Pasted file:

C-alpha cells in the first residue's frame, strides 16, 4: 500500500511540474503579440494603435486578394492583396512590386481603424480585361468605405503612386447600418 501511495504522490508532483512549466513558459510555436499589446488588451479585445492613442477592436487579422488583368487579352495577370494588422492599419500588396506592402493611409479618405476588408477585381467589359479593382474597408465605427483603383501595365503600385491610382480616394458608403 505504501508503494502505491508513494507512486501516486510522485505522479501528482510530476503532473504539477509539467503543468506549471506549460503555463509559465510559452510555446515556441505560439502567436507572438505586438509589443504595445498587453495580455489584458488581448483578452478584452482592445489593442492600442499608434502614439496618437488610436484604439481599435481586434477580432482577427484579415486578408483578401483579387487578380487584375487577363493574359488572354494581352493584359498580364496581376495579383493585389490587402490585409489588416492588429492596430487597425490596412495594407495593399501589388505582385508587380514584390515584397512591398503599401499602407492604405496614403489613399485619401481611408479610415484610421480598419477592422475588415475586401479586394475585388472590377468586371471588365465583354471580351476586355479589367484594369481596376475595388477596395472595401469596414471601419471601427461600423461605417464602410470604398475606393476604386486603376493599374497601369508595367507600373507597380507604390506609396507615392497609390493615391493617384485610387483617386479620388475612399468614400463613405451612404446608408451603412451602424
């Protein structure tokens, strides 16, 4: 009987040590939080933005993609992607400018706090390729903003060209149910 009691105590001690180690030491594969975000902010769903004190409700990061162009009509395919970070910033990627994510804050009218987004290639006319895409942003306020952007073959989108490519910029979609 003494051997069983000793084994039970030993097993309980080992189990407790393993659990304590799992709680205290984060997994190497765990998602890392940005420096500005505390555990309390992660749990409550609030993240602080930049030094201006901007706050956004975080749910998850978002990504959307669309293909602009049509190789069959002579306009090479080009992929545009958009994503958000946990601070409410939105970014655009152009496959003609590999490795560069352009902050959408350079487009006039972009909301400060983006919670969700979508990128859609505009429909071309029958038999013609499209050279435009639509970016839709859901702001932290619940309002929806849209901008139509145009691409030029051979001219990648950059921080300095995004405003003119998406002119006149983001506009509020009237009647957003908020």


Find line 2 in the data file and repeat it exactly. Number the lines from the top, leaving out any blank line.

């Protein structure tokens, strides 16, 4: 009987040590939080933005993609992607400018706090390729903003060209149910 009691105590001690180690030491594969975000902010769903004190409700990061162009009509395919970070910033990627994510804050009218987004290639006319895409942003306020952007073959989108490519910029979609 003494051997069983000793084994039970030993097993309980080992189990407790393993659990304590799992709680205290984060997994190497765990998602890392940005420096500005505390555990309390992660749990409550609030993240602080930049030094201006901007706050956004975080749910998850978002990504959307669309293909602009049509190789069959002579306009090479080009992929545009958009994503958000946990601070409410939105970014655009152009496959003609590999490795560069352009902050959408350079487009006039972009909301400060983006919670969700979508990128859609505009429909071309029958038999013609499209050279435009639509970016839709859901702001932290619940309002929806849209901008139509145009691409030029051979001219990648950059921080300095995004405003003119998406002119006149983001506009509020009237009647957003908020």